§ THE EARL OF KENMARE
My Lords, I wish to ask His Majesty's Government whether they have any information with regard to the alleged shooting of two British prisoners of war at a working camp in Germany, as reported recently in the Press.
§ THE PAYMASTER-GENERAL (LORD NEWTON)
My Lords, the report to which the noble Earl refers is, I presume, one which appeared in the English Press a few days ago, and which was taken, if I am not mistaken, from a Dutch newspaper. The information which we have received is as follows. On July 7 we learned, from a Report made by two members of the American Embassy at Berlin, that Patrick Moran, of the 2nd Connaught Rangers, was 1068 shot by the guard at a working camp near Limburg on May 28. The explanation given by the commandant of the camp is that Moran, when in a state of intoxication, attacked the guard and the burgermeister, and that the guard fired in self-defence. Moran was given a military funeral, and the matter reported to the Army Corps of the district. We have been given to understand that Moran's comrades were not allowed to attend the funeral, and that their request that his body should be buried with other men of his regiment who had died at this camp at Limburg was refused. On July 10 we were informed by the American Ambassador here that another British prisoner, William Devlin, of the Royal Munster Fusiliers, had also been shot at one of the Limburg working camps.
The American Ambassador at Berlin, Mr. Gerard, on hearing what had occurred, at once proceeded to the camp, although the General Commanding at Frankfort had warned him by telegraph not to come. Mr. Gerard demanded a thorough examination of the prisoners who were present at the shooting of Patrick Moran. Permission to talk to these prisoners was refused him, as it was stated that the matter was under investigation. Apparently the investigation was not started until Mr. Gerard took the matter up. The sentry was not even arrested until the visit of the members of the Embassy to Limburg, and it was ascertained that the sentry in question attended Moran's funeral. The shooting of the other man, Devlin, took place the day before Mr. Gerard, accompanied by Dr. McCarthy, another member of the American Embassy, visited Limburg—that is to say, on July 2. But neither the chief of the Staff from Frankfort, who met Mr. Gerard, nor the commandant of the camp, gave any information with regard to this particular occurrence; and up till July 7 Mr. Gerard had received no official information whatever on the subject. And it is important to note that, according to the information we have received, both of these men, Moran and Devlin, had refused to join Casement.
On July 13 the Foreign Office addressed a strong protest to the German Government against their action in endeavouring to place obstacles in the way of Mr. Gerard inquiring into the shooting of Moran, and in concealing the death of Devlin. We demanded an immediate inquiry, in the presence of a member of the United States Embassy at 1069 Berlin, into the shooting of the two prisoners and the punishment of those found guilty. We pointed out that the proceeding would be all the more infamous if it were found to be connected with the refusal of the men to join Casement, and we asked leave from the American Government to publish the correspondence. On July 20 we received a detailed report on the shooting of Moran, of which we had already received a summary. It appears that the German authorities refused to allow Mr. Gerard to talk to the witnesses except in the presence of a German officer. In thanking Mr. Gerard, we asked him to endeavour to obtain a modification of this restriction, but, if this proved impossible, to obtain the names of the witnesses in order that their evidence might be heard later.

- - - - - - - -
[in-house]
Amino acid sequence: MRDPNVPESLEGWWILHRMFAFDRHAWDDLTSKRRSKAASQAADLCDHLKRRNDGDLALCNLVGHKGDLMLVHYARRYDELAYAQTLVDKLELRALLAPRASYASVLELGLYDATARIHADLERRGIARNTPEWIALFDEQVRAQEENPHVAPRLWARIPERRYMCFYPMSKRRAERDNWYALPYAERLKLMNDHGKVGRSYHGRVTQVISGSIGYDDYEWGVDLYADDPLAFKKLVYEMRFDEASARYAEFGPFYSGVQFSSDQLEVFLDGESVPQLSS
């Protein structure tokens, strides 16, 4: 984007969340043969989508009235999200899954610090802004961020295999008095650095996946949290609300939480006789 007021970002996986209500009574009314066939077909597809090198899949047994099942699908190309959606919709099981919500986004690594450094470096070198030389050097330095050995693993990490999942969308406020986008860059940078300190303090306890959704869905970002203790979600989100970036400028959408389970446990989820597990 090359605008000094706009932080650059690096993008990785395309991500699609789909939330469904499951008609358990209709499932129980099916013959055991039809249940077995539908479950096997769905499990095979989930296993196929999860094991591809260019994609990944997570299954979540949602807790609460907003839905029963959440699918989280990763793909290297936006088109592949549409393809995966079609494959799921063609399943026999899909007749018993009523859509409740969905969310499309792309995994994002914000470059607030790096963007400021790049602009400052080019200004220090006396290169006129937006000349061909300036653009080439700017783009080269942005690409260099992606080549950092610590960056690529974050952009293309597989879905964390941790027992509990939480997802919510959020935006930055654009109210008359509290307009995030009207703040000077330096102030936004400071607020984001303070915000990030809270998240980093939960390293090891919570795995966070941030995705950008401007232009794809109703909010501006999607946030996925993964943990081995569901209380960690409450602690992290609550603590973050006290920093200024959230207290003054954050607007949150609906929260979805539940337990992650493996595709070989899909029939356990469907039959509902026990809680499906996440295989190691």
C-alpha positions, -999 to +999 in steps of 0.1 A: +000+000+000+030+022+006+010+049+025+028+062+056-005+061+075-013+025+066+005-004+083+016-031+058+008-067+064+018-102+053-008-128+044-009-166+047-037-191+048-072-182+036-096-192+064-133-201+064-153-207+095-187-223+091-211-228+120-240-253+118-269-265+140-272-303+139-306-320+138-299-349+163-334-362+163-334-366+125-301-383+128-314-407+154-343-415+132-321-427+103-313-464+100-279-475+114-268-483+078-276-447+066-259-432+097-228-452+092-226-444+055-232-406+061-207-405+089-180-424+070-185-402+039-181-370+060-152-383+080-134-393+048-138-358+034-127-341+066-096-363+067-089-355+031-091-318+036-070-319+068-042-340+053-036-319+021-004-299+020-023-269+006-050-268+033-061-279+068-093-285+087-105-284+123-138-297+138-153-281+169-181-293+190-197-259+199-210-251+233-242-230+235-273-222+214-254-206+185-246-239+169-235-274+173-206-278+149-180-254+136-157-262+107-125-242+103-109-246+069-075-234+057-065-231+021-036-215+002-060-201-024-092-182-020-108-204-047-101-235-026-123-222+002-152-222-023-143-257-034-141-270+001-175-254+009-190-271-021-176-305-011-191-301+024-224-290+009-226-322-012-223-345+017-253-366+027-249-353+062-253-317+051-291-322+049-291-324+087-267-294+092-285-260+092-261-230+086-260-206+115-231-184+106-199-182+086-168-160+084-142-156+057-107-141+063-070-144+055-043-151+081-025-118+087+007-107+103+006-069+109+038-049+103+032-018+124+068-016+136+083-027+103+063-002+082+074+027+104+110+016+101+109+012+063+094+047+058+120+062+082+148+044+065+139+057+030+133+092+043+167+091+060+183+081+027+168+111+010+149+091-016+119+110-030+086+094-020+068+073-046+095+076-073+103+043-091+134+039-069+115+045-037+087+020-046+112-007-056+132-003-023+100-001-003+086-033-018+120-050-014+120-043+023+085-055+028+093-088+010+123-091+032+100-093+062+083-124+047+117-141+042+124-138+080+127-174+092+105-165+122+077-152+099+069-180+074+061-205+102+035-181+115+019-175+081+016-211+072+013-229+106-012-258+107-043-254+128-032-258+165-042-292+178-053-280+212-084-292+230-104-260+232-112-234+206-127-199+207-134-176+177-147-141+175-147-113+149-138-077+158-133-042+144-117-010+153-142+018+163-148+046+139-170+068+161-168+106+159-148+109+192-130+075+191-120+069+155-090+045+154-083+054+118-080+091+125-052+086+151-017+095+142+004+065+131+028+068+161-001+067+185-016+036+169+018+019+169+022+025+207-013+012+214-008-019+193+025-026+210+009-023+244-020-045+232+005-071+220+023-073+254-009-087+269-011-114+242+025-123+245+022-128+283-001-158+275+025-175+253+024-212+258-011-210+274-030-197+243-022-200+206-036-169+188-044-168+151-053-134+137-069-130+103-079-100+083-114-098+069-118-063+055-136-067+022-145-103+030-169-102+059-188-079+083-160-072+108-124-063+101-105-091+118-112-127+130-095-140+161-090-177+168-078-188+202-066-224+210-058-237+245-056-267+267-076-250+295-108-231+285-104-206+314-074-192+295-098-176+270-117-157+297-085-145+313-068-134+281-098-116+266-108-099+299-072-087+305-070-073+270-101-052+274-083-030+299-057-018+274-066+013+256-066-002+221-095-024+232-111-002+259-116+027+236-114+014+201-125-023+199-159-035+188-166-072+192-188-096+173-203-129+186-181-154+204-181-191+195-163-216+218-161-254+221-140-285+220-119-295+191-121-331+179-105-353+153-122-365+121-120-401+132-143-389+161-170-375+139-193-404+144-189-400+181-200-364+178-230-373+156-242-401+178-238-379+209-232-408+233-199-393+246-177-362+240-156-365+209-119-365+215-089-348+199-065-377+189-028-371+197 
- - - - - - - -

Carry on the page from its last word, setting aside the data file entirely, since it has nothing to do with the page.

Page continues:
To this statement I would merely add that this incident tends to show more clearly than before the present temper of the German Government, as illustrated not only by the obstacles which were placed in the way of American Embassy officials visiting the camps, but also in view of the refusal to permit, these Embassy officials to converse with our prisoners except in the presence of German officers. And as a further instance—although it has no direct bearing upon this case—of what I can only term the dull malevolence which characterises the German Government in their treatment of prisoners, I may cite this fact. As the House is aware, we have concluded an arrangement with the German Government by which certain incapacitated prisoners of war are sent to Switzerland, and it will be easily understood that the process of sending these prisoners to Switzerland is far more easy in the case of the prisoners in Germany than it is in the case of the prisoners here. The Germans have only to put their prisoners in a train and send them straight off to the Swiss frontier. In this country we have, of course, to make somewhat elaborate arrangements with regard to their transport across the Channel, and to make further arrangements with the French Government with regard to their transport across France. As a result of these difficulties we have been obliged to make arrangements to send German prisoners from here in two batches. We have to-day received an intimation that no British prisoners in Germany will be prepared for transport to Switzerland until the men belonging to our second party have already arrived at their destination. I merely cite this fact as an instance of the 1070 spirit which pervades the German Government at the present moment where the question of prisoners is concerned.